Because Nike and Under Armour are American companies that are respected (rightfully so) as pinnacles of American capitalism, I believe these two companies command greater attention and mindshare from most investors. As such, Adidas's rise has largely gone unnoticed by the investment community at large, despite the nearly three-fold rise in its share price in just over two years.

Another interesting factoid is our tendency to prefer things that are familiar to us (this phenomenon is known as the mere-exposure effect in psychology). I believe an investment-centered version of this approach is that we tend to gravitate towards and invest in companies that are familiar to us or whose products we use regularly.

Because of Nike's dominance in the North America and the US in particular, many may have held on to their preference for Nike as an investment versus Adidas due to the ubiquity of Nike apparel and footwear in our everyday lives.

I believe these are a couple of the reasons why many in the investment community have ignored Adidas, despite the results it has produced over the past several years. Another reason may be the fact that Adidas shares are traded on the OTC markets under the ticker "ADDYY".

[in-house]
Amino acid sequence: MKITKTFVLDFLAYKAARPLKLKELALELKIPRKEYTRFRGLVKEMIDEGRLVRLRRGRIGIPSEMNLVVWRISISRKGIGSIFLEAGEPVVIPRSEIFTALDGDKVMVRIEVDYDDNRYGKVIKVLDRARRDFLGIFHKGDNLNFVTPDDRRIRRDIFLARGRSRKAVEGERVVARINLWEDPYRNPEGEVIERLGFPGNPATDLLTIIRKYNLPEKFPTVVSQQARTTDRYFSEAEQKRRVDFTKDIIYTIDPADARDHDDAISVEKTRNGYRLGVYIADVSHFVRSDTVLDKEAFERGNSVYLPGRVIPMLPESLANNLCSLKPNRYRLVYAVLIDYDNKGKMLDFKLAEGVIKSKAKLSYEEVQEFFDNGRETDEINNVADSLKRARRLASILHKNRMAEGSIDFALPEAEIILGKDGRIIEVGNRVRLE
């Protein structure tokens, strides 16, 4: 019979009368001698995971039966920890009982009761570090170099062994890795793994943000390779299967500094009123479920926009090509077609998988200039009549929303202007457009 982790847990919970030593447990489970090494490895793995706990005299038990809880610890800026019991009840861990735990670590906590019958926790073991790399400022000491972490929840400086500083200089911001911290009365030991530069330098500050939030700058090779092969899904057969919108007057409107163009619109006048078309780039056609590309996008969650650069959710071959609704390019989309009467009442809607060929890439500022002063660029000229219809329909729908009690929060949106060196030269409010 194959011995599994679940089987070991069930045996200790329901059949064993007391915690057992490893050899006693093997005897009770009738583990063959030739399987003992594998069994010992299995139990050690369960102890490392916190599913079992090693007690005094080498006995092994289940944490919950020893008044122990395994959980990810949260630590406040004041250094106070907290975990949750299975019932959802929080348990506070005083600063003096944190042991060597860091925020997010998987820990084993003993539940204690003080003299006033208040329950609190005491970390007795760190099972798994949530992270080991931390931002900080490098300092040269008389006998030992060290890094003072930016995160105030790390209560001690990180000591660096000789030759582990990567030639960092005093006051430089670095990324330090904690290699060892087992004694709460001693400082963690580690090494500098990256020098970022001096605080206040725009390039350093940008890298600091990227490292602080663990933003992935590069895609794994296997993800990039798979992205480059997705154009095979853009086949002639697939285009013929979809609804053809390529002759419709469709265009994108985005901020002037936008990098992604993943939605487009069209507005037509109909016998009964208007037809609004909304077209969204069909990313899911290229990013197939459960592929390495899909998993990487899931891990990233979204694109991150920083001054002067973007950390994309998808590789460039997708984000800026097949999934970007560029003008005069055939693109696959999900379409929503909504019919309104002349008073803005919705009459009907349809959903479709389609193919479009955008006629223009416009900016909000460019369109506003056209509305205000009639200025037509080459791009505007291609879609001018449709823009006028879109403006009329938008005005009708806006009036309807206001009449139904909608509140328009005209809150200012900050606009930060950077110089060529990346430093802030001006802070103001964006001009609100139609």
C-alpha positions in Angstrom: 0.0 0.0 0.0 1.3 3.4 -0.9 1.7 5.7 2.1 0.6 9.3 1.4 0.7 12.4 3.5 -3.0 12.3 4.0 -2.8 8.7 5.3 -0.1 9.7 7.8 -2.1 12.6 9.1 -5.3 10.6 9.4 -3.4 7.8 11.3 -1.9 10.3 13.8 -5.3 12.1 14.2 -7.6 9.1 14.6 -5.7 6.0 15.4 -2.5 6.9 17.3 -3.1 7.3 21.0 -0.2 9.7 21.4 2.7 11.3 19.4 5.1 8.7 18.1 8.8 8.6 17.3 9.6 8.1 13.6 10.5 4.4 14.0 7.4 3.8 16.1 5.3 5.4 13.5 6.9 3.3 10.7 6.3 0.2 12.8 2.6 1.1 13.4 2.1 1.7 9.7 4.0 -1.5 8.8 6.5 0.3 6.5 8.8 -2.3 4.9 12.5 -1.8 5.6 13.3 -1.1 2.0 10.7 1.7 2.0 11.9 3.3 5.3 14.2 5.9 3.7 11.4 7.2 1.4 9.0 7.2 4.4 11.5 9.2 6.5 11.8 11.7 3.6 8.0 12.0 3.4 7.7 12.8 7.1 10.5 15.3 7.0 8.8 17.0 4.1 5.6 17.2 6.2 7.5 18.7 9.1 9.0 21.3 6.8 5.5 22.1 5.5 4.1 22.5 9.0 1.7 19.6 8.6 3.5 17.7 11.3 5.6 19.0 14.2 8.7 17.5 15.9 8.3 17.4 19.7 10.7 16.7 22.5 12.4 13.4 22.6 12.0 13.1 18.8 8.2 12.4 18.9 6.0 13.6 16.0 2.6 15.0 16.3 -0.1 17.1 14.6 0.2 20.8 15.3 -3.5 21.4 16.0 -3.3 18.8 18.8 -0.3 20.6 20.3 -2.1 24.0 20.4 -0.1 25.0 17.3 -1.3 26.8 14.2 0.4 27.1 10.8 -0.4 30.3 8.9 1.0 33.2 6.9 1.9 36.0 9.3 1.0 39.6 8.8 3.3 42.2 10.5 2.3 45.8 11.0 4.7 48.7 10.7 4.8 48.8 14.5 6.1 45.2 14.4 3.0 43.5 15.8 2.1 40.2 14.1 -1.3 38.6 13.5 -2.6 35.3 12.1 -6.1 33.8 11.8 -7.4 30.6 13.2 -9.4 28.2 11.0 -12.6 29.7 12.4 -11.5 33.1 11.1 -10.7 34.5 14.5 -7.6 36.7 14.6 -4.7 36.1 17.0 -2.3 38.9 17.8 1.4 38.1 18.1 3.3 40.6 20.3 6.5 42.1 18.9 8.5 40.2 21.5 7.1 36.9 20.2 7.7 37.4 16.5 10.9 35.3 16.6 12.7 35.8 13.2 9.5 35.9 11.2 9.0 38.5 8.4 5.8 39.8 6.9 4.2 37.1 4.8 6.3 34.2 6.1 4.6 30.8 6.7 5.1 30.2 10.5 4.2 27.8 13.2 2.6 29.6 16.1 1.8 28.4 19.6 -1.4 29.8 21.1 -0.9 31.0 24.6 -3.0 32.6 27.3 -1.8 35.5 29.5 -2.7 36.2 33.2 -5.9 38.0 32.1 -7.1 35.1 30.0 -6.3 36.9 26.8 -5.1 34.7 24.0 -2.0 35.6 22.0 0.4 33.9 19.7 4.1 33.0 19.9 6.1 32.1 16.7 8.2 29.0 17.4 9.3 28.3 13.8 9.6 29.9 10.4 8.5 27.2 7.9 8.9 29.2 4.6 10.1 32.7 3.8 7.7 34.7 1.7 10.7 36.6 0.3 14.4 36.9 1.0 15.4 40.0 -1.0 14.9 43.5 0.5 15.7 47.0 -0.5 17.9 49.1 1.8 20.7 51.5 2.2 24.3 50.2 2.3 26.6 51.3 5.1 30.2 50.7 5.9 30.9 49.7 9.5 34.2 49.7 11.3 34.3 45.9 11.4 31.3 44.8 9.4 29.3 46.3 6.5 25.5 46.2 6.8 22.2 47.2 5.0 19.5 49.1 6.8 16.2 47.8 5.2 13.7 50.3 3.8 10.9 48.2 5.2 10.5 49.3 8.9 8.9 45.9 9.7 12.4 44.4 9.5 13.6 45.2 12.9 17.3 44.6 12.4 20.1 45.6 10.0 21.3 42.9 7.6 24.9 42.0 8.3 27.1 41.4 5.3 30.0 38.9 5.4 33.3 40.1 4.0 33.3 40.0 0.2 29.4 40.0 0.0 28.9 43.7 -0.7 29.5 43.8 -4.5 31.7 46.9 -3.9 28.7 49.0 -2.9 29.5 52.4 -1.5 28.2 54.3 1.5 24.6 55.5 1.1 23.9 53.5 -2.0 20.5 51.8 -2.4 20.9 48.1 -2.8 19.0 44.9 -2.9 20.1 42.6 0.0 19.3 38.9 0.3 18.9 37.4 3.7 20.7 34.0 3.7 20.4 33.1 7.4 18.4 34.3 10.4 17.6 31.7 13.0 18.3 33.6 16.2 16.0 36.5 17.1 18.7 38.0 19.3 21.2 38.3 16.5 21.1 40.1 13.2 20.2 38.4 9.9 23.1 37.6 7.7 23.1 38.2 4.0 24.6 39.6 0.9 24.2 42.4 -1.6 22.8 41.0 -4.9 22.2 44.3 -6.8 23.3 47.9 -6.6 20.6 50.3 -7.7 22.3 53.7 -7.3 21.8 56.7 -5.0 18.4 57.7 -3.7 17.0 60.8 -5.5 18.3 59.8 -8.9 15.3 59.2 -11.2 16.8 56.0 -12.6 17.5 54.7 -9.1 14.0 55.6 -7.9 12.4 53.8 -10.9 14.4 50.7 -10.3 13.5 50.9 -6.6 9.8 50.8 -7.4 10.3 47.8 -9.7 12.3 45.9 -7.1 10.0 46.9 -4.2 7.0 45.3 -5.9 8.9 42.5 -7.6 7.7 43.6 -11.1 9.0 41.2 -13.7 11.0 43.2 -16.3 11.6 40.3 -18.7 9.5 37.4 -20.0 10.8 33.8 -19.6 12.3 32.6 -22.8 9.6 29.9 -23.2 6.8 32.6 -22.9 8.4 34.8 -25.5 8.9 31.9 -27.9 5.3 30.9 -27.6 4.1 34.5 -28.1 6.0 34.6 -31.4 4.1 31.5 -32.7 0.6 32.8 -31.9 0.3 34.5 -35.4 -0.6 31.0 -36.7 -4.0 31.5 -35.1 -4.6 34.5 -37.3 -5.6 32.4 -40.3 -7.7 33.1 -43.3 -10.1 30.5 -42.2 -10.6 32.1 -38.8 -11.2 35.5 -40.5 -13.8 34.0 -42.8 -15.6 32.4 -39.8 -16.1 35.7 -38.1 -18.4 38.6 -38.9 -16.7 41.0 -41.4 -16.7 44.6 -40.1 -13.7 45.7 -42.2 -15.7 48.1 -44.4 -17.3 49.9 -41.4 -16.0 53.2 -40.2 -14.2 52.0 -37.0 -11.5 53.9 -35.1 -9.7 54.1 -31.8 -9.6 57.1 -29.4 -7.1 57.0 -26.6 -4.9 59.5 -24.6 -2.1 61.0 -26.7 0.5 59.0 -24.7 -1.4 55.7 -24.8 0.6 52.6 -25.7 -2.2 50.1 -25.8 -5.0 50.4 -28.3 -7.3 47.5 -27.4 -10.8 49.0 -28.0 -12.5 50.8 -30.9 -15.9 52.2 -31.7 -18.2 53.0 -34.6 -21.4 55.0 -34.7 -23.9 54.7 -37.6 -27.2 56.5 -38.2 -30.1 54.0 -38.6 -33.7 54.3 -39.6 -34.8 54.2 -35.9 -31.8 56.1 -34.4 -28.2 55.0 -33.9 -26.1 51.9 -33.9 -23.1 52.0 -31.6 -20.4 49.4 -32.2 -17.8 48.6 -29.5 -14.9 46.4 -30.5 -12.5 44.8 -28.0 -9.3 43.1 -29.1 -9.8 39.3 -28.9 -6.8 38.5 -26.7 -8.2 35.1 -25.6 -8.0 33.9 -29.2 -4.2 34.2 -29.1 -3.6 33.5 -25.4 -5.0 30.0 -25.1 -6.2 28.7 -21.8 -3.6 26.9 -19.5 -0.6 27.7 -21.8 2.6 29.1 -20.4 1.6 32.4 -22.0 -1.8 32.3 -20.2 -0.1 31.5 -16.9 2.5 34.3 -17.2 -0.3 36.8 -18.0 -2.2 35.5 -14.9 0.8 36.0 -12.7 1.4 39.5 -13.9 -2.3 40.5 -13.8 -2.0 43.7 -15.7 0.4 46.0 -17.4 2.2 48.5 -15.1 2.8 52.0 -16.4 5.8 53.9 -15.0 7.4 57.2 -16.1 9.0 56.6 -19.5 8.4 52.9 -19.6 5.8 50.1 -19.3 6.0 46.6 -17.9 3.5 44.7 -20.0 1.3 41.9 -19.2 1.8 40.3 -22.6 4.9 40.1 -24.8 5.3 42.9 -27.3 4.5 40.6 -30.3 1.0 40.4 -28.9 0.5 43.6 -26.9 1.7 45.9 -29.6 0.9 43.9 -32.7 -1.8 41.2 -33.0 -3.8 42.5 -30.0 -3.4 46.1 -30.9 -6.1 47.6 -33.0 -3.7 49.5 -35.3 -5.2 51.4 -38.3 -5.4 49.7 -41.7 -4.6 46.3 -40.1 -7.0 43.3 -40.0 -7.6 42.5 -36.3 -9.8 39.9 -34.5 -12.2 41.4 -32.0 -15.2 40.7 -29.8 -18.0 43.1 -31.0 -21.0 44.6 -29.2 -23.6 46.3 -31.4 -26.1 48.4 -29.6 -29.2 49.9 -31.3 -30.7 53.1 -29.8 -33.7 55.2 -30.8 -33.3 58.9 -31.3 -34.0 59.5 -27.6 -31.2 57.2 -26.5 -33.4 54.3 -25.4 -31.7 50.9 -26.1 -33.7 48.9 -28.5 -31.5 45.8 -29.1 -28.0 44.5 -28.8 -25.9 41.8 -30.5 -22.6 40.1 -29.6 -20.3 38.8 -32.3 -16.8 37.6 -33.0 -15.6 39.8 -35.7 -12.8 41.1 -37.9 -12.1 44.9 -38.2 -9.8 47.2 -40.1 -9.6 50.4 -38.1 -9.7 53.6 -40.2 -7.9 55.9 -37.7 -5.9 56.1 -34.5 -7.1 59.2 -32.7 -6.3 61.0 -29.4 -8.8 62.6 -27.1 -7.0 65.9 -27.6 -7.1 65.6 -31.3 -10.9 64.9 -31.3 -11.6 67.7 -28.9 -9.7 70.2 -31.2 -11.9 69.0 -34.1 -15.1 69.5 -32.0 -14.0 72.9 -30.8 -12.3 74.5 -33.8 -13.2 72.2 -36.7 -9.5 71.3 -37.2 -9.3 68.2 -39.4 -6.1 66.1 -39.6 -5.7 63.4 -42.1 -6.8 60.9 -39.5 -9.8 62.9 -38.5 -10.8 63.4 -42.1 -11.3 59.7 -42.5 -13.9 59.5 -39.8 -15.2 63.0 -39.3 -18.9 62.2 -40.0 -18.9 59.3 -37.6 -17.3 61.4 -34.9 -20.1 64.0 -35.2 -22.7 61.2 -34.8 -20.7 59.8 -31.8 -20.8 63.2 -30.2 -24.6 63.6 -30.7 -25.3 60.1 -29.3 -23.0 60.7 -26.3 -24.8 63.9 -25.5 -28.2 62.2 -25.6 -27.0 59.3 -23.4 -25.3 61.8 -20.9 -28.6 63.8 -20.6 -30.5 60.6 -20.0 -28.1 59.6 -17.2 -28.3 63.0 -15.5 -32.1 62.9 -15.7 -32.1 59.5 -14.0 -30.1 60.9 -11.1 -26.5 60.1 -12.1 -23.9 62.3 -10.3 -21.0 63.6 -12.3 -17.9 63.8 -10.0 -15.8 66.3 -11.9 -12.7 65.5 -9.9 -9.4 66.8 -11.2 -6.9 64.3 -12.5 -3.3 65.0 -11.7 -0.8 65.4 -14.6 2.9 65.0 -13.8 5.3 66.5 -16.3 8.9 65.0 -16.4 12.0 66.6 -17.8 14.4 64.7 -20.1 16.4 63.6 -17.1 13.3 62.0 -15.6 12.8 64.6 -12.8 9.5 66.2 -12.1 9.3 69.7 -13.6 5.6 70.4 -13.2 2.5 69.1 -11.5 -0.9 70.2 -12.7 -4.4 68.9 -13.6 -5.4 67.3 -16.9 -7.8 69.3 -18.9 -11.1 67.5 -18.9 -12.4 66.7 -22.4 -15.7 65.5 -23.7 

I've fallen victim myself to these behavioral errors on numerous occasions: for example, I've written several bearish articles about Skechers which I believe in retrospect were influenced by the fact that I personally don't wear the company's clothes and don't particularly like their designs.

After some introspection and reflections on the articles I've written and the investment decisions I've made over the past couple of years, I strongly believe that psychological and behavioral factors play a critical role when investing and believe the field of behavioral economics has many valuable insights to those who may be interested in exploring the implications of the research in this field.

I am not nor do I profess to be an expert in the field by any means but going forward, I plan to try to integrate insights from the field into my articles in order to better inform readers and become a better investor myself.

Conclusion

I wanted to write a follow-up piece to my previous article on the sportswear industry to explain recent developments in the space and provide a general overview of the industry.

I haven't written any articles in quite a while due to several personal obligations as I am currently in my penultimate semester at Cornell and am working out the details of a business venture that I'm considering pursuing after graduation.

However, I plan to begin writing articles more frequently on the site and would appreciate any suggestions as far as tickers or interesting companies to research (I've written quite exhaustively about the sportswear industry and am looking to branch out a little).

Please feel free to reach out with any questions or concerns either via the comments section or via email (my email address is in my Seeking Alpha bio). Thanks for reading!

Disclosure: I/we have no positions in any stocks mentioned, and no plans to initiate any positions within the next 72 hours. I wrote this article myself, and it expresses my own opinions. I am not receiving compensation for it (other than from Seeking Alpha). I have no business relationship with any company whose stock is mentioned in this article.